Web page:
Leila Case: Spring blossoms coincide with Dogwood Antique Show and Sale
Mother Nature sure has been kind to us this winter giving us warmer than usual weather, possibly a result of global warming. Let’s just hope she doesn’t send Jack Frost on a mission mid-month to blow a blizzard our way with cold and ice and swirling snow. If that happens, all the plants and trees that are blooming early will get nipped with his icy finger tips.
Spring’s arrival also means it’s time for the traditional trek to Leslie, the charming community just east of Americus, to the Dogwood Antique Show and Sale. This is the 28th year the Town and Country Garden Club has staged the event and I don’t believe I have missed a one. You can’t see everything in one visit, and I have to go two or three times because you can usually find something you didn’t see the first time around and you get another opportunity to visit their tearoom again to enjoy more delicious sandwiches, salads, and home baked goods the garden club members make.
The Dogwood Antique Show and Sale is March 17, 18 and 19. Hours are 10 a.m.-5 p.m. on Friday and Saturday and 10 a.m.-4 p.m. Sunday.
The annual event has been extremely beneficial for the community through the years because funds raised from the show have gone toward many beautification projects in Leslie such as keeping the downtown planters potted with new plants and flowers as well as the flower beds at the city entrance signs, says Jane Wilson Abernathy, vice president of the garden club. “We also contribute to the Christmas lighting fund and the Friends of Leslie as well as provide recreation for youth at the Leslie Men’s Club pool,” she said.
On the state level, funds from the show and sale have been provided to Garden Club of Georgia projects and used to help the State Botanical Garden, Garden Therapy as well as here at home with projects of the Sumter County Federation of Garden Clubs.
Jolie Ledger, show chairman, says this year’s antique dealers are from all across the southeastern states and will have something unique for everyone to want to take home. Some returning favorites are W. Malcolm Perry Antiques, Leslie; Malcolm and Phyllis Argo; The Silver Source; Angevines; My Checkered Past, Small Treasures (estate jewelry); KB Treasures; Cottage Antiques and the Mule’s Tale with Mike Messner who will bring stained glass, caned furniture and other antiques; personalized items by Amanda Donnelly and Shonya Bone of Rustic Chic Antiques promise to have something different and interesting.
Ledger thanked the many sponsor/patrons who she says are the backbone of what makes the event happen. “Our members work so hard by working at the Civic Center all three days besides bringing their homemade food and desserts.” Some of these items include Thomas Harrell’s barbecue and Brunswick stew, homemade chicken salad, pimento cheese sandwiches, and mouthwatering desserts: pecan and apple pies, chocolate, caramel, Key lime and red velvet cakes.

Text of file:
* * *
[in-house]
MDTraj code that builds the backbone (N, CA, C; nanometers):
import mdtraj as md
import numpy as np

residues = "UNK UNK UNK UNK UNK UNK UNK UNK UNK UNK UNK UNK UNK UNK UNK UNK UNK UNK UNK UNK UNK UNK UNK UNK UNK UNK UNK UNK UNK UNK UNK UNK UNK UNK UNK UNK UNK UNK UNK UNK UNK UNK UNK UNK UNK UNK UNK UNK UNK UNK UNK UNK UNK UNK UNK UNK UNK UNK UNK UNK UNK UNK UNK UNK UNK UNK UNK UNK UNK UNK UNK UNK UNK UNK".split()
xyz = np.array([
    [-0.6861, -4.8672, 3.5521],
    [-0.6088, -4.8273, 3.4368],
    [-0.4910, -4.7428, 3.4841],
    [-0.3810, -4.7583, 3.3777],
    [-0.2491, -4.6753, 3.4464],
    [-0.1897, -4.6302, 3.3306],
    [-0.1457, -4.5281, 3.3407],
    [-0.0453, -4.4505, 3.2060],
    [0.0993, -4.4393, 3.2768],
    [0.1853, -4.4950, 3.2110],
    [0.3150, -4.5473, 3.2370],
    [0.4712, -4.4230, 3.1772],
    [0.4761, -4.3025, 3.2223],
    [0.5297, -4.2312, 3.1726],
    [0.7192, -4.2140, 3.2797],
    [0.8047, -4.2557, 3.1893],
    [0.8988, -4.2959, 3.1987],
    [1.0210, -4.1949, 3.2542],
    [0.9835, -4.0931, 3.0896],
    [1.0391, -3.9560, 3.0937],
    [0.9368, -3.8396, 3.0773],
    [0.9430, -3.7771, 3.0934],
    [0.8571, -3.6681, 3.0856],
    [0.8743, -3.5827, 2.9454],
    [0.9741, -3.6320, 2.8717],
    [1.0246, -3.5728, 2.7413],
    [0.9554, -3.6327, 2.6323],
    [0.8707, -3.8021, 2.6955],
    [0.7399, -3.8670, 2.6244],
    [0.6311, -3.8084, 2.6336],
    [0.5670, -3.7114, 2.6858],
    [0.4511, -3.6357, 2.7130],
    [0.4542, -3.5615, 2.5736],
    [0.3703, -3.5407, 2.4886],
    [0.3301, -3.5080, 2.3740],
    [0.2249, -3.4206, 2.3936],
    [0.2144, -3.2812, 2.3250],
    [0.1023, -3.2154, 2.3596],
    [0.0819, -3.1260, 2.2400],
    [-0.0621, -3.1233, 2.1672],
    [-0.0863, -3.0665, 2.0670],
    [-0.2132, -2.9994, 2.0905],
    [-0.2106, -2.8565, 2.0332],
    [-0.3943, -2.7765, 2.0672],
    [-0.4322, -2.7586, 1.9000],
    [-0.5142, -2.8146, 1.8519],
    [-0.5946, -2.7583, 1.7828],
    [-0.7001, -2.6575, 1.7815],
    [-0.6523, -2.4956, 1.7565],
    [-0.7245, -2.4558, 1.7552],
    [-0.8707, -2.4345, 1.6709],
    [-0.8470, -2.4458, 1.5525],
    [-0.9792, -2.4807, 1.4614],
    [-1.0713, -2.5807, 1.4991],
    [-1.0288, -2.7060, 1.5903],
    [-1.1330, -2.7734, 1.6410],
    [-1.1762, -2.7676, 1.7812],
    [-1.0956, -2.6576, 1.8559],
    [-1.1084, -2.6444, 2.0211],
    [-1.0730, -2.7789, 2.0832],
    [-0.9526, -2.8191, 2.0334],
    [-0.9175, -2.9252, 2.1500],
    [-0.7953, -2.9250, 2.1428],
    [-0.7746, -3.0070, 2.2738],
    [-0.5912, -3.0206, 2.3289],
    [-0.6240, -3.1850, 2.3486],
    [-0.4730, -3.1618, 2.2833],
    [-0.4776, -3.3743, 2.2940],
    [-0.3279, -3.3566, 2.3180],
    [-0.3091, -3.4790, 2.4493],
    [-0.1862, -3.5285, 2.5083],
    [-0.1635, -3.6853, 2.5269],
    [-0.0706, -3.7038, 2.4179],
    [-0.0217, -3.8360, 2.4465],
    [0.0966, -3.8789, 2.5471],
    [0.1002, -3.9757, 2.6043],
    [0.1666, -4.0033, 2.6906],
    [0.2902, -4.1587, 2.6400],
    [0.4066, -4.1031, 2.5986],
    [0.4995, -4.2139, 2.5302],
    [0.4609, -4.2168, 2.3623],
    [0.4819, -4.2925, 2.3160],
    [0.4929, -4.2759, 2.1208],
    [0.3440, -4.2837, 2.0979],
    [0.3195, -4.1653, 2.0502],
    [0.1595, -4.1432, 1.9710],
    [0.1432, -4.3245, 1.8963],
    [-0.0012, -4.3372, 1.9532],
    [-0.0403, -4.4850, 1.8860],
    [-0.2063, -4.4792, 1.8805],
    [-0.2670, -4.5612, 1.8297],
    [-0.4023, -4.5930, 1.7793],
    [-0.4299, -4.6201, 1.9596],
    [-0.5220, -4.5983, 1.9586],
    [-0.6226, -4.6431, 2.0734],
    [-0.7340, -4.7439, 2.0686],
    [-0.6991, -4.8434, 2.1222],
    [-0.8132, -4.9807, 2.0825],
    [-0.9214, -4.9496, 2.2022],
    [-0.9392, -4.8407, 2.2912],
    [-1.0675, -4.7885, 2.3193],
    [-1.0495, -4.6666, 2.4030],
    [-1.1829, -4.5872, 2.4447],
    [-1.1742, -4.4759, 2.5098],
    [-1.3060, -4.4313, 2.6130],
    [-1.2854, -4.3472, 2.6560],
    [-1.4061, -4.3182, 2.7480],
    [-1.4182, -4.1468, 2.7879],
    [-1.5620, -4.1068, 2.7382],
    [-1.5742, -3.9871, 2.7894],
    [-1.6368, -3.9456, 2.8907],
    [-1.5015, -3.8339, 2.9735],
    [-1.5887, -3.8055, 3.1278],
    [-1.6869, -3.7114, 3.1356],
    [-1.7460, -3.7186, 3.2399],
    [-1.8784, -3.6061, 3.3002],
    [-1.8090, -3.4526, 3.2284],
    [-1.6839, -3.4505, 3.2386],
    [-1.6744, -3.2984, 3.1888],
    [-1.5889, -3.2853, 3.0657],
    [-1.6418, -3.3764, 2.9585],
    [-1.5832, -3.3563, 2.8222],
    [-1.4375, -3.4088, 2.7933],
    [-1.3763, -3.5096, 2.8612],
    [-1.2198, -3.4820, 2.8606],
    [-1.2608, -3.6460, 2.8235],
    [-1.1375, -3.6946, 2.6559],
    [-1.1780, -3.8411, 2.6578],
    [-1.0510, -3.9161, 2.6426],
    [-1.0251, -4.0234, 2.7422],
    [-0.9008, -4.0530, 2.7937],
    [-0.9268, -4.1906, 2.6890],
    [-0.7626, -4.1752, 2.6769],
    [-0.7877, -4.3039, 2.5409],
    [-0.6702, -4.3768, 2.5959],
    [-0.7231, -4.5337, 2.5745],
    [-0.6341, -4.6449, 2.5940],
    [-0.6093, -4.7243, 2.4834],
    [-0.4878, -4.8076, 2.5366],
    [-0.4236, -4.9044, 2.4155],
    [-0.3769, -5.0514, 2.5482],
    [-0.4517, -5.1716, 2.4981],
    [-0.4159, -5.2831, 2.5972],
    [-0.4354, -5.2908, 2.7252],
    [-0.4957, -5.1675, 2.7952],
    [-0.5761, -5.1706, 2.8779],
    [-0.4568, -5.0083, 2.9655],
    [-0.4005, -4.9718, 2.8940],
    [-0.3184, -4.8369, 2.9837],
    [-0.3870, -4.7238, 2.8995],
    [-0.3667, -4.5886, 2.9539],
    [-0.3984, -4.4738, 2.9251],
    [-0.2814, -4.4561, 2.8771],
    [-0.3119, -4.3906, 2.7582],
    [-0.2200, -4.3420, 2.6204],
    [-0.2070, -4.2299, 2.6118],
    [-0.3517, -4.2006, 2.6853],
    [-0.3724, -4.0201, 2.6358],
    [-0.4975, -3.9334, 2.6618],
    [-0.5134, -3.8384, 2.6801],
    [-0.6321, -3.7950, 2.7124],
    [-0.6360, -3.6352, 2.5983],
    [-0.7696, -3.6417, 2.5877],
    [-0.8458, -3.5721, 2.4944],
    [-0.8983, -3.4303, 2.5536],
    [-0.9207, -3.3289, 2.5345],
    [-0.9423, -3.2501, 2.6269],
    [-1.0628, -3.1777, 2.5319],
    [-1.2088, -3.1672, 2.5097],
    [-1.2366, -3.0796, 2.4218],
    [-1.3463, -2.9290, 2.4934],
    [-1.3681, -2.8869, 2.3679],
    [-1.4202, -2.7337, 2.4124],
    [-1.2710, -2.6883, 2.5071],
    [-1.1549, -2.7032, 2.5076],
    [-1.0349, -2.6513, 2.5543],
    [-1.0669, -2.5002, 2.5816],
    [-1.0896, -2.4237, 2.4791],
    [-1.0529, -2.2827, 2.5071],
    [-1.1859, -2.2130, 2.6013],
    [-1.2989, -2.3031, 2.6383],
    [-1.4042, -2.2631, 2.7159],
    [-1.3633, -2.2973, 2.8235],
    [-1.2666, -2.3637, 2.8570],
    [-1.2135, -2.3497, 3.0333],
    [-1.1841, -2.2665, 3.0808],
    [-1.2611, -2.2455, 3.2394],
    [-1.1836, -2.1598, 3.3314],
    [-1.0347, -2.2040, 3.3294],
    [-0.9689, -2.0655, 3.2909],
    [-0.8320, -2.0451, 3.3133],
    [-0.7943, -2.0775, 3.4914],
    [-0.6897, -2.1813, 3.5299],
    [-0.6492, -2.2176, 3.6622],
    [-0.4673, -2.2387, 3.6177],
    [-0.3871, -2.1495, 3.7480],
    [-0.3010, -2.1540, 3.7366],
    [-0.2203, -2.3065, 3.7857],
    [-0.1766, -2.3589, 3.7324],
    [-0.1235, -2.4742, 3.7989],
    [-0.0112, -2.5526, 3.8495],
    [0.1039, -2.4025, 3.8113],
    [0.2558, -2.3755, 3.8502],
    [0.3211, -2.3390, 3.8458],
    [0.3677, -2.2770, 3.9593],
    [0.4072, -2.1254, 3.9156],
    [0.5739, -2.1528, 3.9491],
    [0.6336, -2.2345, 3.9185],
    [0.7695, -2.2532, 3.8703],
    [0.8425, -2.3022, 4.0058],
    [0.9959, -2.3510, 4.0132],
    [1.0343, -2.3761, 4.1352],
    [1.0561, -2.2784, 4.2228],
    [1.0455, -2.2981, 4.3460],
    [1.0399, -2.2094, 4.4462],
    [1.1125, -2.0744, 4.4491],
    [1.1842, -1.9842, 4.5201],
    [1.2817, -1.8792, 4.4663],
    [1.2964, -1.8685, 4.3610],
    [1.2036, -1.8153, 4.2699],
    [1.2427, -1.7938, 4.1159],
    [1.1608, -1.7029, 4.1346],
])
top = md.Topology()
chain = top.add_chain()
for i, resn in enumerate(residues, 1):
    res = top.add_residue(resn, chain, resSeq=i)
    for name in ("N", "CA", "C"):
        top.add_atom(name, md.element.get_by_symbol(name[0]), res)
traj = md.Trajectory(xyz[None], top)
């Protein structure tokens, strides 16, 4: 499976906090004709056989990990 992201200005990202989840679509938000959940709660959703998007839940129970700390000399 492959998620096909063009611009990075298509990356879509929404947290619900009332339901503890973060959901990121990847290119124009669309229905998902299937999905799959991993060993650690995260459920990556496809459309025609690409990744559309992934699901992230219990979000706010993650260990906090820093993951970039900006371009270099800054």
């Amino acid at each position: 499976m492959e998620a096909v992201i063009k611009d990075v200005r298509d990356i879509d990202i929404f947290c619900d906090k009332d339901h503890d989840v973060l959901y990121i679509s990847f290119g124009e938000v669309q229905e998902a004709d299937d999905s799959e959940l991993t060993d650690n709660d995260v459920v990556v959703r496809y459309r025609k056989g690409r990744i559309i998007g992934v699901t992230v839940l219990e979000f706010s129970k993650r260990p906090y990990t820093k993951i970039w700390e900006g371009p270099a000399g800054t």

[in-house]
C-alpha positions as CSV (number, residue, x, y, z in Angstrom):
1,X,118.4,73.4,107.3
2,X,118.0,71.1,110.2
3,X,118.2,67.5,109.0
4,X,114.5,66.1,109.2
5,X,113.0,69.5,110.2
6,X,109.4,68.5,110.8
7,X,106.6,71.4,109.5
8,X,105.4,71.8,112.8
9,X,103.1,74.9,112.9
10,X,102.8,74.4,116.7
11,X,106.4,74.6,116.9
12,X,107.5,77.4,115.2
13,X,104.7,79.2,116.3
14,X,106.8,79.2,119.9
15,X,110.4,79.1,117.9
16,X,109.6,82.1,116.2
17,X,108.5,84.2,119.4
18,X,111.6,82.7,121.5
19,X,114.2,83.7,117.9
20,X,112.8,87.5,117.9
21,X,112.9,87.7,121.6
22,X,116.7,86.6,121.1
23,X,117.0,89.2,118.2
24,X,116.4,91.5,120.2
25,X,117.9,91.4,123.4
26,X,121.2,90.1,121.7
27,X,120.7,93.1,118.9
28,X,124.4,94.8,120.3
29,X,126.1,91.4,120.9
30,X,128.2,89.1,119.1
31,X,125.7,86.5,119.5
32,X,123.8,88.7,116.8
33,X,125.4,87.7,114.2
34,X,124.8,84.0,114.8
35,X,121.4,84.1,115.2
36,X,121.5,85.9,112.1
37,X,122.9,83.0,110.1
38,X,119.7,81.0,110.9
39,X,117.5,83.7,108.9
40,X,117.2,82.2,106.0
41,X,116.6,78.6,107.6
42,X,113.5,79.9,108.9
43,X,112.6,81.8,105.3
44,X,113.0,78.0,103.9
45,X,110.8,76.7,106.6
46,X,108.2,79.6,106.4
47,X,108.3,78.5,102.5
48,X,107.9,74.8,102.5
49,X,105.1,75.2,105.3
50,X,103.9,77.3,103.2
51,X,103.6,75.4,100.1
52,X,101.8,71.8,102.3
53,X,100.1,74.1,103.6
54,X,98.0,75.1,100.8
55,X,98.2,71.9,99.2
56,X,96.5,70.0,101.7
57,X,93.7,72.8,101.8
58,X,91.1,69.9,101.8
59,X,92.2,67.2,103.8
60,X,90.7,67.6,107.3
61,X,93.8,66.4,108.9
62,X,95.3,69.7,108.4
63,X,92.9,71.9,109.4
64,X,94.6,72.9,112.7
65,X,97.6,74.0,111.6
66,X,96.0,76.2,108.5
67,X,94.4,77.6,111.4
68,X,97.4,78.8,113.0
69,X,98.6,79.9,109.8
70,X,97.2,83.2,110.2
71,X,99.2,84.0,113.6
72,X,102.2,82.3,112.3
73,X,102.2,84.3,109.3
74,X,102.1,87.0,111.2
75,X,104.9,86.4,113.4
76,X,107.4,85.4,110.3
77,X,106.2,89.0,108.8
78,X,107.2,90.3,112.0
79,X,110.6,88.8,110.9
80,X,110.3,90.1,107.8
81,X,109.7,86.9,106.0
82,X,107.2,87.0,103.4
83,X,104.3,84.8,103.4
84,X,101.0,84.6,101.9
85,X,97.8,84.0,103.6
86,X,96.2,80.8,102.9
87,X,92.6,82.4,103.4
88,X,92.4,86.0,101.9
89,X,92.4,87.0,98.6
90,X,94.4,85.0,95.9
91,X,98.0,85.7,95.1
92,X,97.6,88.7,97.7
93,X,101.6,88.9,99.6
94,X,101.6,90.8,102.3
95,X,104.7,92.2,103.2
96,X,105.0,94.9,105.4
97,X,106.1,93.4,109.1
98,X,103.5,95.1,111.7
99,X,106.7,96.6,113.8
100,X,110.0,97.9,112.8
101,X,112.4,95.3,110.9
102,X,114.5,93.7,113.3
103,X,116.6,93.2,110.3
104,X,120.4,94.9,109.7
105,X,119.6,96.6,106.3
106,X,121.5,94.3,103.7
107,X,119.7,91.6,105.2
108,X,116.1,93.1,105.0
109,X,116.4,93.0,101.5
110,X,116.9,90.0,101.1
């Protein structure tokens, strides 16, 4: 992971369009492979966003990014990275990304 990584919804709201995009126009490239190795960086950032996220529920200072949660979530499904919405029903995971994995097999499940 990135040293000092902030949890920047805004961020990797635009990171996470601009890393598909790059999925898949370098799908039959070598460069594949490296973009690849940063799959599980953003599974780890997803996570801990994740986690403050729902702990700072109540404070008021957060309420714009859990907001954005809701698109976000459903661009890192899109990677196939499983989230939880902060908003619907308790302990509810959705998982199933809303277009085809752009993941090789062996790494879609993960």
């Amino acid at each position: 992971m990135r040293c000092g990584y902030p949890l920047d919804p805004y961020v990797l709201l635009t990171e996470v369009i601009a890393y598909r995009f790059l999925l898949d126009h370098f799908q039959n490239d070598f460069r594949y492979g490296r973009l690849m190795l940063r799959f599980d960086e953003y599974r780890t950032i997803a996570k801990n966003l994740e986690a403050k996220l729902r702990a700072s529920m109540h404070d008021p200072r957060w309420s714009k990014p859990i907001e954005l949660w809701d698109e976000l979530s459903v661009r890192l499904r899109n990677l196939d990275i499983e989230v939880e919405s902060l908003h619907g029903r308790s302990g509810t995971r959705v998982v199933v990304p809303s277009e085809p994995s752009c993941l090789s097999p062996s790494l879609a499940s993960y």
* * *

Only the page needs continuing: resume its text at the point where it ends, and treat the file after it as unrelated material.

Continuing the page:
Garden Club members other than named above are Laura Joyner, President Phyllis Tucker, Lynn Larsen, Angie Kaylor, Toni Deriso, Betsy Estes, Luellen Pace, Anne Perry, Barbara Perry, Melissa Rees, Barbara Mitchell, Beth Usry, Mary Beth Usry, Hannah Daniel, Mandee Donnelly, Adalyn Wilson, and Nancy Miller.
Meanwhile, Grace Durham of Edinburgh, Scotland, who grew up in Americus, is here visiting Dr. Gatewood and Cindy Dudley at their farm for several days, arriving tonight. I look forward to seeing Grace and hearing all her news. Grace’s late parents, Dr. Bon and Nina Durham, years our senior, were the only two people we knew when we moved here in the early 1970s. They graciously welcomed us and took us under their wings, and I will be forever thankful. I learned to “bloom where you’re planted.” And I have loved living in Americus.
What a clever idea. Nancy and Mark Hayes were in College Springs, Texas, last weekend, going especially to visit their son and daughter-in-law, Will and Allison Hayes, for a clever “gender reveal” announcement. Will and Allison are expecting a baby in July but didn’t know the baby’s gender. The couple kept the sealed envelope holding the “tell-tale” sonogram unopened and asked a friend to safe guard it. As friends and family gathered for the announcement at their home, multiple balloons filled with all pink (for a girl) or all blue (for a boy) confetti was pinned on a board. Their friend then opened the envelope, silently reading the results and removed all but one balloon from the board. Suspense mounted. It was time for Will to load his bow and arrow. He hit his target, bursting the balloon and thousands of pieces of pink confetti rained down as everyone cheered, “It’s a girl.” The baby’s great-grandparents are Richard and Shirley Reese of Americus.
Unfortunately, a nasty cold and cough sidelined us from joining Americus Rotary Club members for the wine tasting at the new Wolfe Creek Winery Thursday night. We were definitely disappointed; however, my good source tells me who was there and includes Rotary President Reda Rowell and husband Kelly Rowell, Gail and Thurston Clary, Angela and Rene Smith, Virginia and Marion Franklin, Jeannie and Steve Stanfield, Candy and Lou Riccardi, Nancy and Jim Herron, Sam Adams, Kenny Sawyer, Julie Higgins, and Cindy Pryor.
-Leila Sisson Case lives in Americus.
So far, it’s been one of those weeks: too much to do, too many lists written, edited, re-written; and all... read more